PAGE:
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Houseplants without hassles

Retirees who no longer have a garden can still enjoy the benefits and pleasures of plants with easy-to-care-for houseplants.

Retirement generally involves downsizing, even the loss of a garden. But that doesn’t mean you need to forgo plants entirely. There is plenty of research showing that plants keep us happier and healthier.

Here are a few surprising benefits of houseplants:
On a practical level, indoor plants purify the air and increase humidity, which helps to ease dry skin and respiratory issues due to dry air. More importantly, plants induce a sense of well-being. They bring a room to life, especially flowering plants and the pleasure that we get from them goes a long way to reduce stress, anxiety and even loneliness.
For retirees with time on their hands, caring for plants can become a rewarding hobby, giving a sense of purpose.

According to research in Australia, time spent daily with plants ‘can reduce the likelihood of dementia by up to 36 %’. This has emerged from a 16-year study of 2 800 older people at St Vincent’s Hospital in New South Wales. They found that using plants to stimulate the senses, and keep people active, helped to reduce the risk of cognitive decline.

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Sansevieria plants

Easy to care for houseplants
Nobody wants a plant that turns up its toes and dies at the slightest neglect. There are plenty of rewarding yet easy-to-care-for houseplants. Here’s what to look for:

Plants for a lock up and go lifestyle
Retirement is the time to travel and plants that will still be alive when you return are the ZZ plant, (Zamioculcas) Sansevieria, Anthurium, Phalaenopsis orchid, Areca palm, philodendrons and monstera. All these plants tolerate drying out and will revive with a good soak on your return. If you plan to be away for more than two weeks, place the plant on a saucer filled with gravel. Water the plant well before leaving and the excess will drain into the gravel and be gradually drawn up again by the plant.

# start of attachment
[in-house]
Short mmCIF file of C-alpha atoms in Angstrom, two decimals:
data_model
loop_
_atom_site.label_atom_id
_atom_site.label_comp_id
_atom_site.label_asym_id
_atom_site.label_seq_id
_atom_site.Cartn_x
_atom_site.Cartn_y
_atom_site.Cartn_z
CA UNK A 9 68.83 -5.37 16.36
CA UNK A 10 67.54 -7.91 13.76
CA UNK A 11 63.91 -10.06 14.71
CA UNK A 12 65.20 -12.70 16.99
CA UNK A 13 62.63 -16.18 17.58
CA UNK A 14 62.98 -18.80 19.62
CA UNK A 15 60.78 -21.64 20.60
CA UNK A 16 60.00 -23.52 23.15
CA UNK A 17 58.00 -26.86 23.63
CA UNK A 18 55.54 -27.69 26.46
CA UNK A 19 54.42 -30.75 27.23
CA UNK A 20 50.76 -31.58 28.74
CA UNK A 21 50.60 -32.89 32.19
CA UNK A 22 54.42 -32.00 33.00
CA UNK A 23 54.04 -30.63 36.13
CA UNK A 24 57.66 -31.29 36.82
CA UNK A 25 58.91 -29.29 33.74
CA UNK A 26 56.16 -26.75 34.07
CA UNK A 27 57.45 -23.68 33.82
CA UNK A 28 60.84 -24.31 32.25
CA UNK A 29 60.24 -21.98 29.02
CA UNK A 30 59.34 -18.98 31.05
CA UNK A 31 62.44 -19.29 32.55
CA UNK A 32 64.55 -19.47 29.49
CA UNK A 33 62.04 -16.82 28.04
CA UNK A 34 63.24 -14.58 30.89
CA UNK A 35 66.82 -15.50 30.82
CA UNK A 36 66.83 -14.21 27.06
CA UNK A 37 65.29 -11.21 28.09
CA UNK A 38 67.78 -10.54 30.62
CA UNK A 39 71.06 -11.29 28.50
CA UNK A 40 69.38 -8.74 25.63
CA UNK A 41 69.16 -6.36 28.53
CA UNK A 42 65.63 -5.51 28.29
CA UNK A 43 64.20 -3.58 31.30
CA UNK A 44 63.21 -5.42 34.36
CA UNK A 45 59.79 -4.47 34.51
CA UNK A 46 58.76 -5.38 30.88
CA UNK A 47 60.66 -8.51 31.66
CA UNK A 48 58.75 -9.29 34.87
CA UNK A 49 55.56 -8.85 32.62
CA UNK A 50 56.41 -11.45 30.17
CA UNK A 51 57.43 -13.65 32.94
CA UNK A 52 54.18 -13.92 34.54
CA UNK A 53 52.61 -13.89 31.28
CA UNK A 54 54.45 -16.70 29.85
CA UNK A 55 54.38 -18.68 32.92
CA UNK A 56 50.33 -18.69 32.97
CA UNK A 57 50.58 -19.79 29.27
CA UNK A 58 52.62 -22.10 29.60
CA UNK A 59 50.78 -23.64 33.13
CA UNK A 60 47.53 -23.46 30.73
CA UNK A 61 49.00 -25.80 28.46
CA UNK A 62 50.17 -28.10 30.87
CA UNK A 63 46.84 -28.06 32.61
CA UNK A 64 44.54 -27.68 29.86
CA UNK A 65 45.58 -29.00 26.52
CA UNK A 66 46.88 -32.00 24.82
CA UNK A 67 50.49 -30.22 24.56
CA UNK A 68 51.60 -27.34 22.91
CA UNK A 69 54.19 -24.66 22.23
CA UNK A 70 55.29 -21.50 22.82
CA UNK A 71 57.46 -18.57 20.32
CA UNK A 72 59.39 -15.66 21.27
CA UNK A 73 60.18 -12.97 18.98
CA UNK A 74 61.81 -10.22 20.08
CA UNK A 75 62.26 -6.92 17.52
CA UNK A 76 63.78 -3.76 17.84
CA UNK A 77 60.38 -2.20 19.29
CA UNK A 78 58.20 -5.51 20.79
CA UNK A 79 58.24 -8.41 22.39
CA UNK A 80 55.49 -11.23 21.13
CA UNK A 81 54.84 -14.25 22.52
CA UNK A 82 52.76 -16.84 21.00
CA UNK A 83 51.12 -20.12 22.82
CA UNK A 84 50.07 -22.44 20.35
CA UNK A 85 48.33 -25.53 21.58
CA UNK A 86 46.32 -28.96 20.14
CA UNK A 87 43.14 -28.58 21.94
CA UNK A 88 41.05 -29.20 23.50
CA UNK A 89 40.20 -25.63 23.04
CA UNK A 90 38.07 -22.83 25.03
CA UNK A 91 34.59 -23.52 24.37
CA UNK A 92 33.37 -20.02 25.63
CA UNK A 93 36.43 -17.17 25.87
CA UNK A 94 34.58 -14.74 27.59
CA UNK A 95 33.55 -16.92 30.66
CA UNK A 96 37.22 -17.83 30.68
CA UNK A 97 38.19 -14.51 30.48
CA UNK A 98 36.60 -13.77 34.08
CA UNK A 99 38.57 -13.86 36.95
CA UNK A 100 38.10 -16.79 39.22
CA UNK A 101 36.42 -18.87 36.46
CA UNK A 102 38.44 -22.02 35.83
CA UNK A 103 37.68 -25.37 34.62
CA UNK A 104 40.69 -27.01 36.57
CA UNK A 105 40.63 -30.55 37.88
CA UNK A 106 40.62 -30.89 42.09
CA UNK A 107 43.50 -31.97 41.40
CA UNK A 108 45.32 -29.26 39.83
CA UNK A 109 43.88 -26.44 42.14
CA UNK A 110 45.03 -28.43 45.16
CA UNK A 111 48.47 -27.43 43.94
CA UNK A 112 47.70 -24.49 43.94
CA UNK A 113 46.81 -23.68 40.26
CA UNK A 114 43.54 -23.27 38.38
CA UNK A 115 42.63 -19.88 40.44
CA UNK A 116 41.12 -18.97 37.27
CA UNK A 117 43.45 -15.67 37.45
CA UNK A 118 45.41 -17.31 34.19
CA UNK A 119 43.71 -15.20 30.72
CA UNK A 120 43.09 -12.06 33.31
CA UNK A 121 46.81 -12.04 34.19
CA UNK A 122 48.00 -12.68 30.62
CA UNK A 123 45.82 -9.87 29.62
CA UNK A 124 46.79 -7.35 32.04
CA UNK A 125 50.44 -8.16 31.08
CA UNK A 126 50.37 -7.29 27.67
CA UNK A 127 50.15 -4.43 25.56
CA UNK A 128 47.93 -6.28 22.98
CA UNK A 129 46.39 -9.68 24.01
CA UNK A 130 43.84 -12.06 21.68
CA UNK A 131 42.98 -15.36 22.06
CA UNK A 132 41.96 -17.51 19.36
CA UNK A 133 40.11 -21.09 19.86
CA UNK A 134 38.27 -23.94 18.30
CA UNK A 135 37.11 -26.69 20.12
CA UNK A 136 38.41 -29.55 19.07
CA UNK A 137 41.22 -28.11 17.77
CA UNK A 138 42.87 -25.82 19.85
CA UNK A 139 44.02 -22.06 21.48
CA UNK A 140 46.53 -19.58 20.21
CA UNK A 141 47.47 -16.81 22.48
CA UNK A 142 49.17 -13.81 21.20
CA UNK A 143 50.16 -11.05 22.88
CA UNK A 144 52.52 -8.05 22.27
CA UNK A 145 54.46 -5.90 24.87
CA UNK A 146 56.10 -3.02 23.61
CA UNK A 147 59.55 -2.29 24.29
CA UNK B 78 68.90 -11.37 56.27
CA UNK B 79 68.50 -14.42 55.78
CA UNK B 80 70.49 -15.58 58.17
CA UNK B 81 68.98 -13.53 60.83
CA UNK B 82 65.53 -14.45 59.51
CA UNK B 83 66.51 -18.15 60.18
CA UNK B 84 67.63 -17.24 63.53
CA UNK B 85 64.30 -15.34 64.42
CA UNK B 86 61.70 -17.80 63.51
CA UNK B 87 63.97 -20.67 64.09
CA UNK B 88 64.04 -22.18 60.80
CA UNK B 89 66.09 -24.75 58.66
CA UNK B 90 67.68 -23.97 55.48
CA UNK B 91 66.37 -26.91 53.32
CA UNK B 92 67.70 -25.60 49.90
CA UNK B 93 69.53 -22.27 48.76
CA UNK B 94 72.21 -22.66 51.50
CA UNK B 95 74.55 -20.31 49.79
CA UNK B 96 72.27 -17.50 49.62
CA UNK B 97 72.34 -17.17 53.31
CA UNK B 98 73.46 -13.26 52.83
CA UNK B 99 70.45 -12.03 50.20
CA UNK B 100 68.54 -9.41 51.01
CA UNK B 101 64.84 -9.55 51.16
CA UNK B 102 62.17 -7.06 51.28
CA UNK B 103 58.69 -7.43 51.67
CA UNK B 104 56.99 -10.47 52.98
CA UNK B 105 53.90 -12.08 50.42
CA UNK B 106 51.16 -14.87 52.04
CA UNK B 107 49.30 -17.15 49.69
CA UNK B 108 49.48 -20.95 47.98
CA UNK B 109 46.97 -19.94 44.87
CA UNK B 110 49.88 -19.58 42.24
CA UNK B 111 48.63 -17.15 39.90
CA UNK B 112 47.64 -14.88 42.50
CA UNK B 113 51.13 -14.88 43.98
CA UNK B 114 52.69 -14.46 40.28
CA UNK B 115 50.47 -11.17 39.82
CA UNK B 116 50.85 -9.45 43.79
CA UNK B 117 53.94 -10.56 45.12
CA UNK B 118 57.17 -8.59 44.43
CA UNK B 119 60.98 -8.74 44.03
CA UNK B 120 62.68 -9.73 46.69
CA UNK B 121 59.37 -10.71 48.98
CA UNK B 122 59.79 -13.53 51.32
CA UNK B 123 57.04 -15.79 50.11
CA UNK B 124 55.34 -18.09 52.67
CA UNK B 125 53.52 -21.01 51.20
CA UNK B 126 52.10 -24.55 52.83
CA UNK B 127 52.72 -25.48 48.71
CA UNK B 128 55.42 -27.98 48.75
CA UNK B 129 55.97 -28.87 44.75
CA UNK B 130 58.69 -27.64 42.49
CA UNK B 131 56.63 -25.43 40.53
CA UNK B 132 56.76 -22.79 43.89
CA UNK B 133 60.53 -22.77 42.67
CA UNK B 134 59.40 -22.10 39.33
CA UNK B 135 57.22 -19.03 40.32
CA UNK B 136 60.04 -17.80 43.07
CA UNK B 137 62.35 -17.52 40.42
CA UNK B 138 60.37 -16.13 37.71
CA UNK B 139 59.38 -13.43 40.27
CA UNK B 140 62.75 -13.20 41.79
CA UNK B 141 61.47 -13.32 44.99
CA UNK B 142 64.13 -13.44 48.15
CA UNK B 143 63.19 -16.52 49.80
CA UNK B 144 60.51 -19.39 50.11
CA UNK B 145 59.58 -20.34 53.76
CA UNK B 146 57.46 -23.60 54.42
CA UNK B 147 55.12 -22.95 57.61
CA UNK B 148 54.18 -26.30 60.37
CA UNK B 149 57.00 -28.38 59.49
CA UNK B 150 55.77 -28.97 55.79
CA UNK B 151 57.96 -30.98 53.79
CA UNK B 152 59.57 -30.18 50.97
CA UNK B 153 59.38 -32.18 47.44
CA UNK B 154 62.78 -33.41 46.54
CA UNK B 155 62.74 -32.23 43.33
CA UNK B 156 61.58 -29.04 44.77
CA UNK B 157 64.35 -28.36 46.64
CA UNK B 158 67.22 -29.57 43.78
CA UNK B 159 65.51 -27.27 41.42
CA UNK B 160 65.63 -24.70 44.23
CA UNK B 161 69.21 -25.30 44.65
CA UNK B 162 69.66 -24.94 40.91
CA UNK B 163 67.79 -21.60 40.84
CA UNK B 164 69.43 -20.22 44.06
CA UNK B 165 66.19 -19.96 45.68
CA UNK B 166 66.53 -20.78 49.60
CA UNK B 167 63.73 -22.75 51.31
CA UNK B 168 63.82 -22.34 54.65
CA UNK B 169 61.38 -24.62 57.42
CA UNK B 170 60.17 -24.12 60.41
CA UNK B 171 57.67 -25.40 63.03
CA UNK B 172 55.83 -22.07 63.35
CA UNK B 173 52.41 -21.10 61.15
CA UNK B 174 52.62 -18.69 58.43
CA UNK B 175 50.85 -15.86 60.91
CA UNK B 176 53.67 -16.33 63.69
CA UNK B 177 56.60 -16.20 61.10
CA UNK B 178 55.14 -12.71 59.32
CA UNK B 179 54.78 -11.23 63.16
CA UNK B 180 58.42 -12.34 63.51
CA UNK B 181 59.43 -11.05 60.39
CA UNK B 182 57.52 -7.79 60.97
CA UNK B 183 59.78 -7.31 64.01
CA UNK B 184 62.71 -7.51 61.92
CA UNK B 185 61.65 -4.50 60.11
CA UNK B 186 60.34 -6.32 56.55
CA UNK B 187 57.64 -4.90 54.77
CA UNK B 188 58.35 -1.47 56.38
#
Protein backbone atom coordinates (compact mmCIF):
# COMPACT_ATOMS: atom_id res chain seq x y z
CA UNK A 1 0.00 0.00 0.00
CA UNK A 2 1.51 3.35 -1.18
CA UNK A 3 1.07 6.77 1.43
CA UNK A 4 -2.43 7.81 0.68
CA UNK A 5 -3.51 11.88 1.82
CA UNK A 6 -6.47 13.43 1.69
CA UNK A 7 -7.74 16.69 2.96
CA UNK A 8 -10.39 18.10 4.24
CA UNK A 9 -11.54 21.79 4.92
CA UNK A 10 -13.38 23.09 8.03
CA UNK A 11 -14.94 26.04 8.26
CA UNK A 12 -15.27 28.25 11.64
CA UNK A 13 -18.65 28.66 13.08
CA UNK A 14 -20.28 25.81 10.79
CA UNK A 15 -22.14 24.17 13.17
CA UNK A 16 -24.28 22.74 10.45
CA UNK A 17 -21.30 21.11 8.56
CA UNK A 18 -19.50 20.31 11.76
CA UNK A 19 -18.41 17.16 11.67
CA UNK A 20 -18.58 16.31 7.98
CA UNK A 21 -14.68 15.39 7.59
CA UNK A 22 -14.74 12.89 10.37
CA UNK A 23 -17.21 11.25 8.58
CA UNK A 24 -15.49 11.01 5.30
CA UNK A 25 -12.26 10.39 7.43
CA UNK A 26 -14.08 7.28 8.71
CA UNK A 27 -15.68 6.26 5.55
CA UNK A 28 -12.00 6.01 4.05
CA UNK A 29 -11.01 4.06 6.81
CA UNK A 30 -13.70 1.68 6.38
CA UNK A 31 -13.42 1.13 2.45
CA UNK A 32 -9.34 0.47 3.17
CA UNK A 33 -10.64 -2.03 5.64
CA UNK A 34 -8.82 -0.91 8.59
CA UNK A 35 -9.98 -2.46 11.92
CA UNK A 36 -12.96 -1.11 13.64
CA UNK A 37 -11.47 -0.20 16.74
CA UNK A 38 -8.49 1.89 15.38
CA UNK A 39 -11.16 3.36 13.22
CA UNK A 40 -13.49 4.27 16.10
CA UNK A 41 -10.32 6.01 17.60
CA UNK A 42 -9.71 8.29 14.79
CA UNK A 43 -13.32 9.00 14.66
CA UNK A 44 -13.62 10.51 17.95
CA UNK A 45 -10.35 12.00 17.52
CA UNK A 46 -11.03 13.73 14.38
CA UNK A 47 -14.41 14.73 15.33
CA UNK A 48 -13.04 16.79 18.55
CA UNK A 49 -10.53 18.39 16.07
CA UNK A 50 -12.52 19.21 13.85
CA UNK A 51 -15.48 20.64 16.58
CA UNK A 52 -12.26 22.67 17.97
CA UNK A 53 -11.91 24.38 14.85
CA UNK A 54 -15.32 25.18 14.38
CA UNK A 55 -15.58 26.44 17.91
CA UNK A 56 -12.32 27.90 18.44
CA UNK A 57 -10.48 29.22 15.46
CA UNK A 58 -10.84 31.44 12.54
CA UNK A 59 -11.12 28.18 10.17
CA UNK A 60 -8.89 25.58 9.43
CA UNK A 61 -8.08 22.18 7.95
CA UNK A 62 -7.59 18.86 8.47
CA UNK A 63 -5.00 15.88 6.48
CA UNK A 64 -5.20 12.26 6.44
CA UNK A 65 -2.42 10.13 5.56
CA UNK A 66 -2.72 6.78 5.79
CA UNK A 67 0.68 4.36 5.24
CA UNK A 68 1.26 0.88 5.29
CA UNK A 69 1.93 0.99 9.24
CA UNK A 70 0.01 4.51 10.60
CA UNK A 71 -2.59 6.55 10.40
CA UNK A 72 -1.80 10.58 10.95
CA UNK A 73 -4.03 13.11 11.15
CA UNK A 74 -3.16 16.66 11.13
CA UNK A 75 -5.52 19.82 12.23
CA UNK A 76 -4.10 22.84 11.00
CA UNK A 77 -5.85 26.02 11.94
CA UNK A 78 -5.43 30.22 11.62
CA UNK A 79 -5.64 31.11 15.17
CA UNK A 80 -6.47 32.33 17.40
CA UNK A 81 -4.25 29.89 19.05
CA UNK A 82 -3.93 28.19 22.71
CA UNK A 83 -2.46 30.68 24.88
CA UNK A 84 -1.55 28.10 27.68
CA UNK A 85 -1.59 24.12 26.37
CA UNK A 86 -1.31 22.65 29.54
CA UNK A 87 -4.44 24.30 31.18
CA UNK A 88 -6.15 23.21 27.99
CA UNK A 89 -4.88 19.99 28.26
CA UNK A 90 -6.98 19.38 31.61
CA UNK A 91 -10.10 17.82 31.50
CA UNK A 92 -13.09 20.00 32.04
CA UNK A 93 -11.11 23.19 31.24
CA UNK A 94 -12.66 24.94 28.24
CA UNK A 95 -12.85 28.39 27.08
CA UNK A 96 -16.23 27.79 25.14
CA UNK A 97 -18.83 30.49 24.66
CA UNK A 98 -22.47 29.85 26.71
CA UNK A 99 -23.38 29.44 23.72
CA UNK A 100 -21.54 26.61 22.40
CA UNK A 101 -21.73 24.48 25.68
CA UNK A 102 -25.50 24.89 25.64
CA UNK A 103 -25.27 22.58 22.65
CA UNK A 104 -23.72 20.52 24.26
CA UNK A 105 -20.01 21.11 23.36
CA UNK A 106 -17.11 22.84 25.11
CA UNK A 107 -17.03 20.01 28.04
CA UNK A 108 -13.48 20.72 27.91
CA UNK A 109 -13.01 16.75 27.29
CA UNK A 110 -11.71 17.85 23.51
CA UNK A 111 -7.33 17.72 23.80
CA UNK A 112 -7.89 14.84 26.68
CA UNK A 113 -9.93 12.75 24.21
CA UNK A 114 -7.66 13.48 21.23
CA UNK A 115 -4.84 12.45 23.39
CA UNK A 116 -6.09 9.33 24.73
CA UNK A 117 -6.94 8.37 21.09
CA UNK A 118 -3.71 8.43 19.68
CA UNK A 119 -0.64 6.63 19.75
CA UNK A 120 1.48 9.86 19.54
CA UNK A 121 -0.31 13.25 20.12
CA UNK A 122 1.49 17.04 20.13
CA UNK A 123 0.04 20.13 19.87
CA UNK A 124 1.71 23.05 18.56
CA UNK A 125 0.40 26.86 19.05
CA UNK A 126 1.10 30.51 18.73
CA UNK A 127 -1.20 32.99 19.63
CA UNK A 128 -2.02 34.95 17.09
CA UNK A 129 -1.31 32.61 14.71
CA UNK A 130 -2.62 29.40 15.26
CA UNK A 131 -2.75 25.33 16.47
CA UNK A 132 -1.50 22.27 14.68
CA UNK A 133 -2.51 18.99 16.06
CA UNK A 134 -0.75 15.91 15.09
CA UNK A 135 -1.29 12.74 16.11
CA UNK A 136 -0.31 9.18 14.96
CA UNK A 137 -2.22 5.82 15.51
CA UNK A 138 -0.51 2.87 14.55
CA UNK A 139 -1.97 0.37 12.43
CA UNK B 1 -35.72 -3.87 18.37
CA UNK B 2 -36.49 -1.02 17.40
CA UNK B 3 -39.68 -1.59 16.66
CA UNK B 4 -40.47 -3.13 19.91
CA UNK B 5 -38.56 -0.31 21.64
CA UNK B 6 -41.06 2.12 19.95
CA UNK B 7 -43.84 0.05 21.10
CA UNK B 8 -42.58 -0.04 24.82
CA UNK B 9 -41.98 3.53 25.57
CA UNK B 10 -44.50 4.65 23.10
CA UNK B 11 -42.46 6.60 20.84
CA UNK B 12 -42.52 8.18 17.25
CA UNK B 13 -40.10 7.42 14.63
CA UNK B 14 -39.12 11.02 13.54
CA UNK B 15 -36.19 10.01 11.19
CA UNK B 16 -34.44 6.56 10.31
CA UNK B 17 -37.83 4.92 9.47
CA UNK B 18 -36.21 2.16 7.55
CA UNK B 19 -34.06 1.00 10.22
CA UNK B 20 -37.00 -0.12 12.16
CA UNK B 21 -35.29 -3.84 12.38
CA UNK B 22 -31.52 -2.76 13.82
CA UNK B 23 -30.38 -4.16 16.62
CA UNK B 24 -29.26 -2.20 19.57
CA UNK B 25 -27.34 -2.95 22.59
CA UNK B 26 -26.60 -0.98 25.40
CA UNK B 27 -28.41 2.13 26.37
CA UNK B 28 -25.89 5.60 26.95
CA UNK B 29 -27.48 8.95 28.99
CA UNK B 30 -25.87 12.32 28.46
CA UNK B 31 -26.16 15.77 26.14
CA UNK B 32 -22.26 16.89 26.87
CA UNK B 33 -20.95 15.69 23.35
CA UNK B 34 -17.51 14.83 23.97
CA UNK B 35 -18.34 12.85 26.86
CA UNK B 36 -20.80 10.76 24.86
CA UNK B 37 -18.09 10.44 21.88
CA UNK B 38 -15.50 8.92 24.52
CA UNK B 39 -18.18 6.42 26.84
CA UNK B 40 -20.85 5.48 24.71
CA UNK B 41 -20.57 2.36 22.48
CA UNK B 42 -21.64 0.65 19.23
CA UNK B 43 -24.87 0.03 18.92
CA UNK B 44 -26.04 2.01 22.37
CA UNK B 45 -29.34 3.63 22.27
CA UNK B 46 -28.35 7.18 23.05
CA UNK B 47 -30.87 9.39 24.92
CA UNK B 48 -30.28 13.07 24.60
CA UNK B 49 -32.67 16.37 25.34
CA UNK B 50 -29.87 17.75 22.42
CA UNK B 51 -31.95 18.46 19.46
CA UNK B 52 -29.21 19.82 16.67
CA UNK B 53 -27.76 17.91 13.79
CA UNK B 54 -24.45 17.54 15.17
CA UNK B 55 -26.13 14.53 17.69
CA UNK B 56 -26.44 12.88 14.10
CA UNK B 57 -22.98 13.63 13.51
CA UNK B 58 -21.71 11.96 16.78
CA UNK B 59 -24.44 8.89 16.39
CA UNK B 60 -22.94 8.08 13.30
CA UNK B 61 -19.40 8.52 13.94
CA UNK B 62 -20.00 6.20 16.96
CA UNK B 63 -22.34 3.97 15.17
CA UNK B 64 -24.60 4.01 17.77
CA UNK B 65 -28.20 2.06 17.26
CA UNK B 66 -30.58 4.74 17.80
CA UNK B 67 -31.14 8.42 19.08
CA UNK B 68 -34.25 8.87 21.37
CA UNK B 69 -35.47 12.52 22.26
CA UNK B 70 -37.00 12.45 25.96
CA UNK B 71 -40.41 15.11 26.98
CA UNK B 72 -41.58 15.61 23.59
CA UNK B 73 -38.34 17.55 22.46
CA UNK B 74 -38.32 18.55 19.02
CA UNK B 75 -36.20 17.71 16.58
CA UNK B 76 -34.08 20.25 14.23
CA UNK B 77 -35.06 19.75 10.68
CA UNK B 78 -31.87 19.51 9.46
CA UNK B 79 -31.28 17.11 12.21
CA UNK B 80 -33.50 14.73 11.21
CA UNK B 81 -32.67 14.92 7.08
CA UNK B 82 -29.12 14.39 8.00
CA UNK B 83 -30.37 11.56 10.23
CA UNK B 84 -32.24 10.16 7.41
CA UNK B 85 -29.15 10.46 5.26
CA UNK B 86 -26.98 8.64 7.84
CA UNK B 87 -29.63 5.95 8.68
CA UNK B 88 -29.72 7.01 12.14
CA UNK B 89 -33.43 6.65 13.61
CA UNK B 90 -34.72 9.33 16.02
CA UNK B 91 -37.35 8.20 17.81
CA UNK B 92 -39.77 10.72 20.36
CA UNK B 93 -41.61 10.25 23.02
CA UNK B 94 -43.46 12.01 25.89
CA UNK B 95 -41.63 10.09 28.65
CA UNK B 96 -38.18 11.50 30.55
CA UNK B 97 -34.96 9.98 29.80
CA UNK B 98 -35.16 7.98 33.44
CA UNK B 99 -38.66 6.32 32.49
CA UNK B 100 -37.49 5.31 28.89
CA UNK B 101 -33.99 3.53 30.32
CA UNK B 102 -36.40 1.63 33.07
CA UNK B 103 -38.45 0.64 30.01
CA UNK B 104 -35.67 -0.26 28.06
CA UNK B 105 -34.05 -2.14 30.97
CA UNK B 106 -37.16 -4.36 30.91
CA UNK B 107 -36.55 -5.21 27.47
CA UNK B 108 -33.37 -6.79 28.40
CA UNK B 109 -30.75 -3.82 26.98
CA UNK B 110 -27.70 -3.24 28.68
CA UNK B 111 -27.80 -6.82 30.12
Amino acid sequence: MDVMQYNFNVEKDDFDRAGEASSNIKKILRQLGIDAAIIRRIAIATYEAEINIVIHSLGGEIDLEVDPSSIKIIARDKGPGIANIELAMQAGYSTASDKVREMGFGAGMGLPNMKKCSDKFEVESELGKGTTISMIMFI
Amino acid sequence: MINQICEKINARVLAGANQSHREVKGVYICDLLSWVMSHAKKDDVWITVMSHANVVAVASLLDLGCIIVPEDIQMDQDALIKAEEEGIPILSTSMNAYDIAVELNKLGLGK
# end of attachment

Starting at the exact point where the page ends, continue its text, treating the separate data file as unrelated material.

Try this: One of the toughest houseplants that tolerates both heat and cold as well as low to bright light is the ZZ plant (Zamioculcas zamiifolia). The glossy green leaves and strong cycad-like stems, certainly make a statement and  feeding with a pot-plant food once every six months keeps them bright and shiny. Water less in winter as they don’t mind drying out.

Plants that flower for ever (almost)

Plants that flower for two to three months are well worth the care, although most of them are surprisingly undemanding. Top of the list is the Phalaenopsis orchid that needs to be in a bright, light position and wont sulk if your forget to water it for a week or two. Pot roses are easier to care for than most people realise. There are two to three plants together in a pot, which adds to the flower power. Make sure they receive bright light and keep the soil moist but not soggy. Cyclamens are the best cool season indoor flowers and the year-round stalwarts are Anthurium, Kalanchoe and Calandiva.